National News

Cuomo Takes Ungainly Dip Into Sexual Harassment Debate

Posted December 13, 2017 8:53 p.m. EST

ALBANY, N.Y. — Amid the ongoing national reckoning over sexual harassment, New York’s junior senator, Kirsten Gillibrand, has been front and center in the debate, denouncing the unsavory actions of powerful men in all walks of life, from President Donald Trump to fellow Democratic senators like Al Franken.

And so it was on Wednesday that New York’s governor, Andrew M. Cuomo, was asked about his response to sexual harassment in state government.

The exchange did not go smoothly.

Cuomo, a Democrat seeking a third term next year, was asked about allegations against Sam Hoyt, a former senior aide, and what he could have done differently to address such behavior. The governor tried to turn the question, posited by a public radio reporter, Karen DeWitt, into a broader discussion of sexual harassment in journalism and other fields.

“When you say it’s state government, you do a disservice to women, with all due respect, even though you’re a woman,” the governor said, during an impromptu news conference here. “It’s not government, it’s society,” he added. “It’s not just one person in one area.”

But the assertion that DeWitt was doing a disservice, rather than doing her job, was met with a shock in some quarters, and a scramble by the governor’s own aides to clarify his remarks. Melissa DeRosa, the secretary to the governor, responded to one comment on Twitter by reiterating that the governor was saying that it “is a disservice to limit the problem to state government.”

“Must be dealt with across the board,” said DeRosa, who was appointed in April, by Cuomo, as the first woman to serve as secretary, the top unelected position in the state. “It exists everywhere in society and must be addressed holistically.” She later added, “Limiting the problem to one man, political party or profession misses the whole point of the #MeToo moment.”

DeRosa said that the governor later called DeWitt to clarify his comments. But Republicans pounced on the remarks, with the National Republican Congressional Committee calling them “stunning” and “unbelievable” in an email blast.

The governor’s comments had already served to overshadow the event that brought him to Albany — the awards-style giveaway of hundreds of millions of dollars in regional economic stimulus — and the simultaneous unveiling of the first proposal of his 2018 agenda: a measure to remove guns from anyone convicted of any type of domestic abuse, something the governor’s office said would close a loophole in state law.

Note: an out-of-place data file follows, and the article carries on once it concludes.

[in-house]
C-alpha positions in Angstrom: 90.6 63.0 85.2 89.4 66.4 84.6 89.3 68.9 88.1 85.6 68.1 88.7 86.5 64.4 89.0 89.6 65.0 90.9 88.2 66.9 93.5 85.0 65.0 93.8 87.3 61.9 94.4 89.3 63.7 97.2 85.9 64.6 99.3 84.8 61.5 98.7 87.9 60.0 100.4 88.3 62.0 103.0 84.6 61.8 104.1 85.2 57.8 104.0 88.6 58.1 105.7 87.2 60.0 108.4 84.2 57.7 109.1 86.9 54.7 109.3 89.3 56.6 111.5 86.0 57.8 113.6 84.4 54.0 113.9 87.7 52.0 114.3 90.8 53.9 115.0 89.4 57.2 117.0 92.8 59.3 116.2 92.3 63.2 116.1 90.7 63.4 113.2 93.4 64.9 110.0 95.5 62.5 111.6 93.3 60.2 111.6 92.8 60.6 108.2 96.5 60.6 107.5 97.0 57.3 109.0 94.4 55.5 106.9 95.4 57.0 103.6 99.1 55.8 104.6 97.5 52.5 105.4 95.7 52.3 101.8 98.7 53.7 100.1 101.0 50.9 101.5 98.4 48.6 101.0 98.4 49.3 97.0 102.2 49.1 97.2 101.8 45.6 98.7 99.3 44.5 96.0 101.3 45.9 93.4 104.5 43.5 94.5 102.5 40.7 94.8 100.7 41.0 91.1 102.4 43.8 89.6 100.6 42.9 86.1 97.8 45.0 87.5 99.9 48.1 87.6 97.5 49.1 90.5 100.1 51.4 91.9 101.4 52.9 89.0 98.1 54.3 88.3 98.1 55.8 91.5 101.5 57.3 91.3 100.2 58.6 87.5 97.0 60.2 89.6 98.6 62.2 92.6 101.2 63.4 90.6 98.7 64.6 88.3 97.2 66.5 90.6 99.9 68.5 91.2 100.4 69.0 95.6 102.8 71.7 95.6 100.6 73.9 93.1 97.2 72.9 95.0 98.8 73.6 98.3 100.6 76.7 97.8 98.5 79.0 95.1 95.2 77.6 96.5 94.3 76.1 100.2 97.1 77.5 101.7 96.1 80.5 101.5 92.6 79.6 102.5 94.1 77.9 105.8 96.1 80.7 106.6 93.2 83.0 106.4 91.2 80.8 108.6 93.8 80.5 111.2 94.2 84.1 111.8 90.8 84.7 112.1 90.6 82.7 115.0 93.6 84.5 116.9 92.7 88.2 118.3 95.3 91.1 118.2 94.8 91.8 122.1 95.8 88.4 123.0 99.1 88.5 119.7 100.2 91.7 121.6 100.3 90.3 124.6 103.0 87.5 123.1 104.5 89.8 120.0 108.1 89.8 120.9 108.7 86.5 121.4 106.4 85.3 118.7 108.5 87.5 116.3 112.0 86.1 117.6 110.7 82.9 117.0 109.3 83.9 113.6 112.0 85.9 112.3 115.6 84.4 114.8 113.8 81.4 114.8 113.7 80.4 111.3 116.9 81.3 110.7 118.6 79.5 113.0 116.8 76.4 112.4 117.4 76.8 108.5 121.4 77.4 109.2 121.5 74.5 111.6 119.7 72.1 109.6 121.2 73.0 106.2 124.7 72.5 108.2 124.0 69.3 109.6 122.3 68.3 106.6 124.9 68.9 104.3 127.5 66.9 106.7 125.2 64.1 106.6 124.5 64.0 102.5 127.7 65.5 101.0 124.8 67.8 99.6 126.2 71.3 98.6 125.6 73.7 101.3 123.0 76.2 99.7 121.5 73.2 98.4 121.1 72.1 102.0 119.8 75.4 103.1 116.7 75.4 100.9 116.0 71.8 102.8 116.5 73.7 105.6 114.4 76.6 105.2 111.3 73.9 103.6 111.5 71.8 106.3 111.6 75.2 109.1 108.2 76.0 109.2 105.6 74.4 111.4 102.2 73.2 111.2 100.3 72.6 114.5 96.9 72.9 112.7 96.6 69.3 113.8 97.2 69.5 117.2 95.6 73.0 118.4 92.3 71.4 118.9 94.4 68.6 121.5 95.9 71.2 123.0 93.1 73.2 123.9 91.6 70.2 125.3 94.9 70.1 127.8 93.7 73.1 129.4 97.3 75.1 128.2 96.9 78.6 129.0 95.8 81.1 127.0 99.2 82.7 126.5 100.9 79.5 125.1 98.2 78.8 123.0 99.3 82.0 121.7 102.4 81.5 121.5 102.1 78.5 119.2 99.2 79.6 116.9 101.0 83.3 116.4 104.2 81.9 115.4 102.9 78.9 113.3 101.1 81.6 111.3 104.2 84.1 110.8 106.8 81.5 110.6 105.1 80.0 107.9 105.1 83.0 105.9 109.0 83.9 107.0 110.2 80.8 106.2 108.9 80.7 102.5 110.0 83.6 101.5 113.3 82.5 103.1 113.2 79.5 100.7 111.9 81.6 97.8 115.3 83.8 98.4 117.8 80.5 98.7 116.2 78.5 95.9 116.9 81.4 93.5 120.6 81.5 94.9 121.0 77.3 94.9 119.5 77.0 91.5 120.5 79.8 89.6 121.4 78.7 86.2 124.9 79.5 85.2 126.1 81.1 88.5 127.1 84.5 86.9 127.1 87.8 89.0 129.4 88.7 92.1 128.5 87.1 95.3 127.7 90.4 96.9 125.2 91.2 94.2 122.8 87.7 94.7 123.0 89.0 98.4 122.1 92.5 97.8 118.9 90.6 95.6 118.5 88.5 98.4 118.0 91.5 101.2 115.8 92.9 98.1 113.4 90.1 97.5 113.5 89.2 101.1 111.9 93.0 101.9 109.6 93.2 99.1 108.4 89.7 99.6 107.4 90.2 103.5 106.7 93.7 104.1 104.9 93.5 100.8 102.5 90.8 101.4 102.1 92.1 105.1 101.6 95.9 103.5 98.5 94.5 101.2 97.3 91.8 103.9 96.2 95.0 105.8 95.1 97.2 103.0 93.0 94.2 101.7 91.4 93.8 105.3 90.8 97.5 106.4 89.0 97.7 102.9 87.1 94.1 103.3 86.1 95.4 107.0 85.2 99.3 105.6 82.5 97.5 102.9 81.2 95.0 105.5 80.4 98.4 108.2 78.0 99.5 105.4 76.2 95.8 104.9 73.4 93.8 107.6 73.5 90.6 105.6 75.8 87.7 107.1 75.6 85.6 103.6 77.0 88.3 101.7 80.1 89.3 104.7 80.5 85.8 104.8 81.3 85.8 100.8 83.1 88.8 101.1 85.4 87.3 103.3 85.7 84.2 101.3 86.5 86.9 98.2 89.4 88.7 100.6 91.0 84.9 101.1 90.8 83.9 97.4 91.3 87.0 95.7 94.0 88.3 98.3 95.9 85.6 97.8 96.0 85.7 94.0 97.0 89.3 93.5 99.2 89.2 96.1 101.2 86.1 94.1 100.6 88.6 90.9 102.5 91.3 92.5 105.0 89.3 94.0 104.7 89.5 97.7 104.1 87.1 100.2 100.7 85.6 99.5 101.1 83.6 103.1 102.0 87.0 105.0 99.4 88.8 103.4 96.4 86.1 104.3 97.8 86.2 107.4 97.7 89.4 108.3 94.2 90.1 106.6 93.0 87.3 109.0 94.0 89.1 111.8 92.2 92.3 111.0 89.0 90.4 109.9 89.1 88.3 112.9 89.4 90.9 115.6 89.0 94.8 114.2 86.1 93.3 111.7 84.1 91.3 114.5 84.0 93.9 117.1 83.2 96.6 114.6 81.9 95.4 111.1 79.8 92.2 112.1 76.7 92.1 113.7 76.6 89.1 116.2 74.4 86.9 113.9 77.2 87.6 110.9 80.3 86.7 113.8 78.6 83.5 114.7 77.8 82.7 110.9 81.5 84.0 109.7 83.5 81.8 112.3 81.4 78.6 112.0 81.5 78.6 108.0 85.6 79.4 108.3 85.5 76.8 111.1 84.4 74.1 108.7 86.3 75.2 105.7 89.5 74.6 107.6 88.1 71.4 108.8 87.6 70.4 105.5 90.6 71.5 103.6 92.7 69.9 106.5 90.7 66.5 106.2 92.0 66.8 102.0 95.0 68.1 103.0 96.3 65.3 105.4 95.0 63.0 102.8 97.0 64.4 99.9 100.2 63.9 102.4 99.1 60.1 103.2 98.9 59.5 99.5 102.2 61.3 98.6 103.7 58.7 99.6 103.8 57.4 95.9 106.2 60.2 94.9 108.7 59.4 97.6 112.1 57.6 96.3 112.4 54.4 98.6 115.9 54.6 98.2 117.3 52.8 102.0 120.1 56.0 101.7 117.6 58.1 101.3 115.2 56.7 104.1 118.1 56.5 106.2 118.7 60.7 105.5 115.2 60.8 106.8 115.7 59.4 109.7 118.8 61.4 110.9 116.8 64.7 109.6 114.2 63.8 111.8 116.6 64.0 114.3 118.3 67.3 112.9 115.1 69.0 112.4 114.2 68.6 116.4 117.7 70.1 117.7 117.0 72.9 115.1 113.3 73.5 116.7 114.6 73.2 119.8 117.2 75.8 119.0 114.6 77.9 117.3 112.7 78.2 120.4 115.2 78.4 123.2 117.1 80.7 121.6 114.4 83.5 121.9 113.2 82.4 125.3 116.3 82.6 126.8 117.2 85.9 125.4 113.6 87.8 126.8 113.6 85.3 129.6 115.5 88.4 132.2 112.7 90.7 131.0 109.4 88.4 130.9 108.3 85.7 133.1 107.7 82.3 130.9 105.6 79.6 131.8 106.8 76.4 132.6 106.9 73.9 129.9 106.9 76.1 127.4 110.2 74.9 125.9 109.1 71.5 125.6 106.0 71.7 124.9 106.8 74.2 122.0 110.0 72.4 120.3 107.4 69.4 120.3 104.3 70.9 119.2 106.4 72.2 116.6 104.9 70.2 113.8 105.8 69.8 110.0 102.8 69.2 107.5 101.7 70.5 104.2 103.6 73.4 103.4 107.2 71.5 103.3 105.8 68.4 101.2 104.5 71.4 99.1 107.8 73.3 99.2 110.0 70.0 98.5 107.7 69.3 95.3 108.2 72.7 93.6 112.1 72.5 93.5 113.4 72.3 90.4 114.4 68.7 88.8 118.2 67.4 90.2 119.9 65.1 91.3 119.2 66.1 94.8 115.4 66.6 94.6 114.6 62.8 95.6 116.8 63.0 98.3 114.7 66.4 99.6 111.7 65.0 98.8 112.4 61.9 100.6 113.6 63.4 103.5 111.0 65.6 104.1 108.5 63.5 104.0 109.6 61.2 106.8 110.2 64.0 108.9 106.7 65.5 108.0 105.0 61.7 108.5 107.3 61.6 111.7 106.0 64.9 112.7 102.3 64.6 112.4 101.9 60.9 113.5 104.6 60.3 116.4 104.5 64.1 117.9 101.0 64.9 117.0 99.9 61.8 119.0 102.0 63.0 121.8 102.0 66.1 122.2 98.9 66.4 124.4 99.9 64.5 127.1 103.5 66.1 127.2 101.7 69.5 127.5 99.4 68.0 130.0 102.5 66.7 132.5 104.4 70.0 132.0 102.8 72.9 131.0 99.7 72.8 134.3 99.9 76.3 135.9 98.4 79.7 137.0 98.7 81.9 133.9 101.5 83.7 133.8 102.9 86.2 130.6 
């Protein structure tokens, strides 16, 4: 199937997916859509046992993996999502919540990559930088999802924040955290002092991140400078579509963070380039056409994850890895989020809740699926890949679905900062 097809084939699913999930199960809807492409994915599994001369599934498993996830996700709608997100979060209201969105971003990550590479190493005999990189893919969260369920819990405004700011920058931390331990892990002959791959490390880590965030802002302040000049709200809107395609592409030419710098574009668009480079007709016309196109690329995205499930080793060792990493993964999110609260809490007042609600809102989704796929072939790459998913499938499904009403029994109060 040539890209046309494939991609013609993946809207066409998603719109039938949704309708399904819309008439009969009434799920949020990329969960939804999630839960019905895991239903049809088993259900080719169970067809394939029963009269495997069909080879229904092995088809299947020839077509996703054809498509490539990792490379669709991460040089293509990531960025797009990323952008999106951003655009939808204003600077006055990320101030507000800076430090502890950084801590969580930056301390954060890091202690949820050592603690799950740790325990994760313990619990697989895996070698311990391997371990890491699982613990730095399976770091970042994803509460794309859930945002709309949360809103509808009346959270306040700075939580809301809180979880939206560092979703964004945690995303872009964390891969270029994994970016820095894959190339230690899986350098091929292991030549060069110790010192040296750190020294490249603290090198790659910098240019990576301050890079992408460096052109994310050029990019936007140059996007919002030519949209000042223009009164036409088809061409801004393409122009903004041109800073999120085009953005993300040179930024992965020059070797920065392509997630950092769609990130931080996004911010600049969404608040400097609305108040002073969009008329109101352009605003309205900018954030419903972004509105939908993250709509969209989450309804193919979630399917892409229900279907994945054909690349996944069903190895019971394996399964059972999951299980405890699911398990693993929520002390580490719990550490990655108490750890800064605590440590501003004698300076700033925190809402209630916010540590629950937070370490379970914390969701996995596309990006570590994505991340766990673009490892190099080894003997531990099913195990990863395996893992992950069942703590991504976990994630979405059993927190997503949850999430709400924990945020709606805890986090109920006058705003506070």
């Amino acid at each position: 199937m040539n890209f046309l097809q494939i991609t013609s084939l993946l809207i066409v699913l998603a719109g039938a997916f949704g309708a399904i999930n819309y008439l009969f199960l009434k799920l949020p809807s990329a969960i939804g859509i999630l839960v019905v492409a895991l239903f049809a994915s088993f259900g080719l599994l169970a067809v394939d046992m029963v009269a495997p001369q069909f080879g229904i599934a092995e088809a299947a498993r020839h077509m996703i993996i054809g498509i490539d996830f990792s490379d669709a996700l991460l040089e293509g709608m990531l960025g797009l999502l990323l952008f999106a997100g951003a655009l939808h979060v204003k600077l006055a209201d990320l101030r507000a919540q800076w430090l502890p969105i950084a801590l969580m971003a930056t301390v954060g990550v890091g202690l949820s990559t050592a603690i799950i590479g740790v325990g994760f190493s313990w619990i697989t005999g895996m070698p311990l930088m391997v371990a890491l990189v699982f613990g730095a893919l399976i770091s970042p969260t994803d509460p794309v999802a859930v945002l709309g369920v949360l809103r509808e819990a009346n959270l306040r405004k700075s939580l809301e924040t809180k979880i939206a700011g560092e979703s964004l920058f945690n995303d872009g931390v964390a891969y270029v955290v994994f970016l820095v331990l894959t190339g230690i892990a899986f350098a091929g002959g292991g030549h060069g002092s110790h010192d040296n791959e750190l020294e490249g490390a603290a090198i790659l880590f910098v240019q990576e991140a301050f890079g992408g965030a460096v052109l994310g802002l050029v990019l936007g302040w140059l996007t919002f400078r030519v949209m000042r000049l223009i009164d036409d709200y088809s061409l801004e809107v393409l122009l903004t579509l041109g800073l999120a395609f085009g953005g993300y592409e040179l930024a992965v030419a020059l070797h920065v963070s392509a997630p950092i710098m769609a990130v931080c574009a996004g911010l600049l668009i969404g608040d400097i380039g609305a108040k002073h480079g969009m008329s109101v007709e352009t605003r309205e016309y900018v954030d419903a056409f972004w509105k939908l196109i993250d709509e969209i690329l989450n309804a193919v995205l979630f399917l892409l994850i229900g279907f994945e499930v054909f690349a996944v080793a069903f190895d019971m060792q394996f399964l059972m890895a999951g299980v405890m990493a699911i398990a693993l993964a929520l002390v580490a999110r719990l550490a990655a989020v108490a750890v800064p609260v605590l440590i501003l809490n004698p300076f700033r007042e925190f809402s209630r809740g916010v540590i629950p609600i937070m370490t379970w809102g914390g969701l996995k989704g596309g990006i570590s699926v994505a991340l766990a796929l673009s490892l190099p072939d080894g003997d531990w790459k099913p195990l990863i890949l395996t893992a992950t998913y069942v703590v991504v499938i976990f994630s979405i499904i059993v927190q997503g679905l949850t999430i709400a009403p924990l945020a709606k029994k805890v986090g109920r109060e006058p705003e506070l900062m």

It also came as the governor continued to rail against the federal tax overhaul, something he said would cause big tax increases in the state, citing the elimination of a deduction for state and local taxes and a cap on the property tax deduction.

“Everybody’s taxes in the state of New York just went up 20 percent,” the governor said. “Property taxes effectively go up 20 percent.” He said Republicans in Washington were “using New York as a piggy bank to pay for the tax cuts in other states. And that is reprehensible.”

Cuomo also said that the Republican tax plan was “as abusive to the taxpayers in New York as their position was to the women in Alabama,” an apparent reference to Trump backing Roy Moore, the Alabama Republican who was defeated in his quest for a Senate seat on Tuesday amid allegations that he had sexually assaulted teenage girls.

Like Gillibrand, Cuomo is considered a possible presidential contender in 2020, and has gained prominence by criticizing Washington, if not always Trump by name. But on Tuesday, the governor stopped short of endorsing Gillibrand’s call for the president to resign, saying instead that he agreed “with the thrust of the senator’s comments,” and that “women have been victims of discrimination and abuse.”

“It’s a provocative conversation,” Cuomo said of Gillibrand’s remarks, adding the Trump administration “has been insensitive to women. It has been, and I agree with her.”

With near-daily allegations about prominent sexual harassers, the issue of harassment promised to percolate through the 2018 legislative session in Albany that starts next month, with Cuomo hinting that new proposals to address misconduct would be a part of his State of the State address on Jan. 3.

Asked what changes in policy might be forthcoming — “Can you just name one thing?” DeWitt asked — the governor said he wouldn’t say.

“No,” the governor responded, sharply. “It’s called the State of the State. Come and cover it and see the agenda.”